It’s hard to deny the crux of their argument, which is that current IP and creative rights legal frameworks designed to protect artists from having their work used without permission or compensation are simply not adequate for the AI era.
As things stand, an artist’s work can simply be used again and again as a generative AI tool pumps out any number of cloned or derivative artworks. ChatGPT, for example, is capable of writing “in the style of” many human authors if instructed to do so – including myself.
Toorent, for example, says she realized the scale of the problem when she visited a gallery displaying AI artwork and was able to identify works that were based on her own style.
From a financial point of view, it seems clear from an ethical perspective that when AI companies stand to make enormous profits from this technology, artists whose talent contributed to their success deserve their cut. OpenAI, for example, attracted investment of $10 billion from Microsoft based on its potential to generate revenue in the future.
Inspiration vs. Plagiarism
There are a number of arguments that AI companies could put forward in order to get around their responsibility to artists.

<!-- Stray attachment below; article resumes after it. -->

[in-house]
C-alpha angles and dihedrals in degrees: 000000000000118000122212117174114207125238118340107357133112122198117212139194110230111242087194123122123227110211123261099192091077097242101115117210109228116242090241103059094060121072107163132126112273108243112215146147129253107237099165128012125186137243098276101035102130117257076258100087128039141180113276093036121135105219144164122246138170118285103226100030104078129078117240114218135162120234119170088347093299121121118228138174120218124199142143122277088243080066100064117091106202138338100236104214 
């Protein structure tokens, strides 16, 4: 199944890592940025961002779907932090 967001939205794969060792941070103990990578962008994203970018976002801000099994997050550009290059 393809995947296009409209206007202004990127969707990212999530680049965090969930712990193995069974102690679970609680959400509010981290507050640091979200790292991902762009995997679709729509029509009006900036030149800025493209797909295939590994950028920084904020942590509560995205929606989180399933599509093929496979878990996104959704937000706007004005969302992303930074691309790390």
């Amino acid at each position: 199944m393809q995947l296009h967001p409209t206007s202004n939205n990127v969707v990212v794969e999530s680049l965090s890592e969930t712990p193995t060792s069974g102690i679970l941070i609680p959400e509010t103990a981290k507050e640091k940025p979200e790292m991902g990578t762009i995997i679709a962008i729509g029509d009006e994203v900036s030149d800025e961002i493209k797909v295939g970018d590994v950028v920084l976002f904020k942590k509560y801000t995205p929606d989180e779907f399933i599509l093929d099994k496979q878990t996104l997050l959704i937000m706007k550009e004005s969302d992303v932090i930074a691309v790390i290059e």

One might be that training an AI system on human-created art is no different to a human artist taking inspiration from other human artists and going on to make their own art that reflects that influence.
But I would say that this doesn't quite hold up – a human artist taking inspiration from another human will – unless they are an outright plagiarist - add their own human qualities to come up with something that exhibits their own human creativity. A computer algorithm can't do that – it might mash it together with influences from other human artists, but it will never create anything that is truly new or original.
Or it could be argued that generative AI – and the huge potential for driving efficiency and growth that it promises - simply would not be possible without a huge amount of training data. And that obtaining permission for everything they use simply isn’t practical. There are some examples, however, of AI companies attempting to do just that. Adobe has exclusively trained its Firefly generative AI on images that it holds the rights to. It even offers to indemnify customers who use its tools against future claims against them.